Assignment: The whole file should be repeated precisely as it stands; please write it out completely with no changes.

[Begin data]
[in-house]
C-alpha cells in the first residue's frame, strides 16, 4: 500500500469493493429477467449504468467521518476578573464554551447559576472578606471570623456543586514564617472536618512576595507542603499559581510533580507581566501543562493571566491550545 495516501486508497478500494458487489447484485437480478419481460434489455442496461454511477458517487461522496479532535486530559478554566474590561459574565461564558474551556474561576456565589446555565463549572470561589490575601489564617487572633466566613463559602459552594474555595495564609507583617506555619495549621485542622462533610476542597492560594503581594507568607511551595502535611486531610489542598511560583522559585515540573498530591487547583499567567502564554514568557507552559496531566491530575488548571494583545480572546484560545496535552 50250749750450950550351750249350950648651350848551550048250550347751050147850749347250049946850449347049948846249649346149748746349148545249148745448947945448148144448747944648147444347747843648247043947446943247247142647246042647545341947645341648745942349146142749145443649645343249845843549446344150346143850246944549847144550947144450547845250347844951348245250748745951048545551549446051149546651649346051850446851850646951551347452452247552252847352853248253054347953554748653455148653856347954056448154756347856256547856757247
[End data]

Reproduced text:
[in-house]
C-alpha cells in the first residue's frame, strides 16, 4: 500500500469493493429477467449504468467521518476578573464554551447559576472578606471570623456543586514564617472536618512576595507542603499559581510533580507581566501543562493571566491550545 495516501486508497478500494458487489447484485437480478419481460434489455442496461454511477458517487461522496479532535486530559478554566474590561459574565461564558474551556474561576456565589446555565463549572470561589490575601489564617487572633466566613463559602459552594474555595495564609507583617506555619495549621485542622462533610476542597492560594503581594507568607511551595502535611486531610489542598511560583522559585515540573498530591487547583499567567502564554514568557507552559496531566491530575488548571494583545480572546484560545496535552 50250749750450950550351750249350950648651350848551550048250550347751050147850749347250049946850449347049948846249649346149748746349148545249148745448947945448148144448747944648147444347747843648247043947446943247247142647246042647545341947645341648745942349146142749145443649645343249845843549446344150346143850246944549847144550947144450547845250347844951348245250748745951048545551549446051149546651649346051850446851850646951551347452452247552252847352853248253054347953554748653455148653856347954056448154756347856256547856757247